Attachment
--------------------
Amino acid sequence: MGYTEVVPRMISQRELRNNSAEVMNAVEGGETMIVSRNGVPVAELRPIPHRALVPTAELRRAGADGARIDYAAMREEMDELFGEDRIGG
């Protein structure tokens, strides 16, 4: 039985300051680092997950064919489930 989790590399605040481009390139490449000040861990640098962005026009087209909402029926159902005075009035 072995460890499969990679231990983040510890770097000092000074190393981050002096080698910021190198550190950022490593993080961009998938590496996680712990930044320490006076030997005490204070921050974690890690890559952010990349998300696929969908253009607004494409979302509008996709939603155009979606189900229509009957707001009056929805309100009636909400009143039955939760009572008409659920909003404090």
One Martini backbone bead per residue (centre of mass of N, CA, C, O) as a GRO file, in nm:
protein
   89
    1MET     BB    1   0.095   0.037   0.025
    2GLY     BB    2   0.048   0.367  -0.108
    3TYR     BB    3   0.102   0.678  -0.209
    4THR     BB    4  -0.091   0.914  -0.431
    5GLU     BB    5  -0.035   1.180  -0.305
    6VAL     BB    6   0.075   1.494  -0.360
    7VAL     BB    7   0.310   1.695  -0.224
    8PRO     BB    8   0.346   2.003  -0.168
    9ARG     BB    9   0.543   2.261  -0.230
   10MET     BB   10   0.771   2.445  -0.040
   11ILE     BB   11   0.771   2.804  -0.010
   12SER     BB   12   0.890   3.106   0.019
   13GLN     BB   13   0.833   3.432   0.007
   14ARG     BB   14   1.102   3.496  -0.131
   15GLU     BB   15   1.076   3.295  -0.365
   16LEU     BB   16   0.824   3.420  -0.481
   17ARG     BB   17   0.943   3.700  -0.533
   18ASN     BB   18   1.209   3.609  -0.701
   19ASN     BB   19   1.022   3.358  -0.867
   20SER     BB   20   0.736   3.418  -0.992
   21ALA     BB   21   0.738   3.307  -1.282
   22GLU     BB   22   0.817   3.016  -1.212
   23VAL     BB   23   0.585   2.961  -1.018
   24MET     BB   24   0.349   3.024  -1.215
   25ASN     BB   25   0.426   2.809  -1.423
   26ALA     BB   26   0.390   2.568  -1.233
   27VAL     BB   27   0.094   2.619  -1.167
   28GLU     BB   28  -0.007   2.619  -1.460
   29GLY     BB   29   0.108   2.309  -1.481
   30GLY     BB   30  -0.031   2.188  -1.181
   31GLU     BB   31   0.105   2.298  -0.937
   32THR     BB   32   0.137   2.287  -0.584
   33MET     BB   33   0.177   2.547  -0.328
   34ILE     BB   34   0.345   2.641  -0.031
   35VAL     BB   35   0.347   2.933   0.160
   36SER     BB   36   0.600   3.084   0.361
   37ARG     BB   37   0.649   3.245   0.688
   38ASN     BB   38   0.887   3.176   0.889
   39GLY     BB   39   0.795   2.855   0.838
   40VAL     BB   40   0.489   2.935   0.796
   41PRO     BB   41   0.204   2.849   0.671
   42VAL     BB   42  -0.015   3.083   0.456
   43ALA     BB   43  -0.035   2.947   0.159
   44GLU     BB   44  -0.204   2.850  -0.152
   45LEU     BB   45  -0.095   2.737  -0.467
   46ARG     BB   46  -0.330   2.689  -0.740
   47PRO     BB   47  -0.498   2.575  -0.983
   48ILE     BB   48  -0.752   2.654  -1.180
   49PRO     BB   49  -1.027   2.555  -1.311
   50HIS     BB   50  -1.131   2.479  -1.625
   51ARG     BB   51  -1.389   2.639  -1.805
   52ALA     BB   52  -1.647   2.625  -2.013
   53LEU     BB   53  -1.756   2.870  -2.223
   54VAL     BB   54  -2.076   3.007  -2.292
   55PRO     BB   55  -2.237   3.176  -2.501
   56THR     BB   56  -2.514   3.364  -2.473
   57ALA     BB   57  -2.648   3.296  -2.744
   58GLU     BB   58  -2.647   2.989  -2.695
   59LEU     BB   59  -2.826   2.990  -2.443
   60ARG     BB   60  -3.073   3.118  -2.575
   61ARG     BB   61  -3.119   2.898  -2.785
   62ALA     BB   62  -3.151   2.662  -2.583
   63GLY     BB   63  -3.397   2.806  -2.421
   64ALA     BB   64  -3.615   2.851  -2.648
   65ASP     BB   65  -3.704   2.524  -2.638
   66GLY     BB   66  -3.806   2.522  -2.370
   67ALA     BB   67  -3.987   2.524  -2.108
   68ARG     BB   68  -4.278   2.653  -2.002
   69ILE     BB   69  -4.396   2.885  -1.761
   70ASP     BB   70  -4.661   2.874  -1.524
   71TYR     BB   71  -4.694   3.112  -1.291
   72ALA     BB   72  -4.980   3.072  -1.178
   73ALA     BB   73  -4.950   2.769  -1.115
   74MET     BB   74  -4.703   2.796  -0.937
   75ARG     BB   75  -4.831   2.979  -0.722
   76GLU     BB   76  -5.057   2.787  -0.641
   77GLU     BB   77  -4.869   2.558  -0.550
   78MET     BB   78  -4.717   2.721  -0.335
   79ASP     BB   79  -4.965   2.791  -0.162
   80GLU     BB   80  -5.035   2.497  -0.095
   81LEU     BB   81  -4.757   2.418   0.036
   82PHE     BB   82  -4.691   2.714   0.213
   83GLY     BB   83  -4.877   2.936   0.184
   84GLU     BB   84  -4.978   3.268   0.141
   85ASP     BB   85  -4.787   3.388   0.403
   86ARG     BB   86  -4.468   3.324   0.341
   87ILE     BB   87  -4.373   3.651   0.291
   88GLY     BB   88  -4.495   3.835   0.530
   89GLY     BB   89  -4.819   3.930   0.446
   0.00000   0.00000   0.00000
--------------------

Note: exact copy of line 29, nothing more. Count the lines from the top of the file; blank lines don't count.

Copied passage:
   24MET     BB   24   0.349   3.024  -1.215